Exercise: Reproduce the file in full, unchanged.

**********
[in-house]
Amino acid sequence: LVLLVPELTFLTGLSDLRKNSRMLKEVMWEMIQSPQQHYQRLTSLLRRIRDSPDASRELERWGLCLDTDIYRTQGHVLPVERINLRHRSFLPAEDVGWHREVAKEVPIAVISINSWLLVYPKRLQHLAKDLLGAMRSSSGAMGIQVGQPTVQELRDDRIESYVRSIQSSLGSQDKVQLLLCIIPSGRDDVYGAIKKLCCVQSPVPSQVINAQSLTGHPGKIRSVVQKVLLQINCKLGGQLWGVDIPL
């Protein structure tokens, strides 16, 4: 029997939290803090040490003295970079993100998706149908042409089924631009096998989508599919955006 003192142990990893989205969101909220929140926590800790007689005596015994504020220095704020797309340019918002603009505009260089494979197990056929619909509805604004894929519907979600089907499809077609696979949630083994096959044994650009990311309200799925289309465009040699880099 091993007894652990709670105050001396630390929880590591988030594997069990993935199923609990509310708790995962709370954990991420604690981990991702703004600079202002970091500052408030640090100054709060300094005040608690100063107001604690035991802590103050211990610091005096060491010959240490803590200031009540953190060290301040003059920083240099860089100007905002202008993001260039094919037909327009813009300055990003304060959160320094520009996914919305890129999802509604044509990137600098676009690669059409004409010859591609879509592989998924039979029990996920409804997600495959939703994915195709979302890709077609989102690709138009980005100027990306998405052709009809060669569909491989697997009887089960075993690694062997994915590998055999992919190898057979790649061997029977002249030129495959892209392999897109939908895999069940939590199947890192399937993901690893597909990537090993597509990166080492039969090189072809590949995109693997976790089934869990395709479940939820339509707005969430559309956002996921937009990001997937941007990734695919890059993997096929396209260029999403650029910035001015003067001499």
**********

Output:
[in-house]
Amino acid sequence: LVLLVPELTFLTGLSDLRKNSRMLKEVMWEMIQSPQQHYQRLTSLLRRIRDSPDASRELERWGLCLDTDIYRTQGHVLPVERINLRHRSFLPAEDVGWHREVAKEVPIAVISINSWLLVYPKRLQHLAKDLLGAMRSSSGAMGIQVGQPTVQELRDDRIESYVRSIQSSLGSQDKVQLLLCIIPSGRDDVYGAIKKLCCVQSPVPSQVINAQSLTGHPGKIRSVVQKVLLQINCKLGGQLWGVDIPL
């Protein structure tokens, strides 16, 4: 029997939290803090040490003295970079993100998706149908042409089924631009096998989508599919955006 003192142990990893989205969101909220929140926590800790007689005596015994504020220095704020797309340019918002603009505009260089494979197990056929619909509805604004894929519907979600089907499809077609696979949630083994096959044994650009990311309200799925289309465009040699880099 091993007894652990709670105050001396630390929880590591988030594997069990993935199923609990509310708790995962709370954990991420604690981990991702703004600079202002970091500052408030640090100054709060300094005040608690100063107001604690035991802590103050211990610091005096060491010959240490803590200031009540953190060290301040003059920083240099860089100007905002202008993001260039094919037909327009813009300055990003304060959160320094520009996914919305890129999802509604044509990137600098676009690669059409004409010859591609879509592989998924039979029990996920409804997600495959939703994915195709979302890709077609989102690709138009980005100027990306998405052709009809060669569909491989697997009887089960075993690694062997994915590998055999992919190898057979790649061997029977002249030129495959892209392999897109939908895999069940939590199947890192399937993901690893597909990537090993597509990166080492039969090189072809590949995109693997976790089934869990395709479940939820339509707005969430559309956002996921937009990001997937941007990734695919890059993997096929396209260029999403650029910035001015003067001499």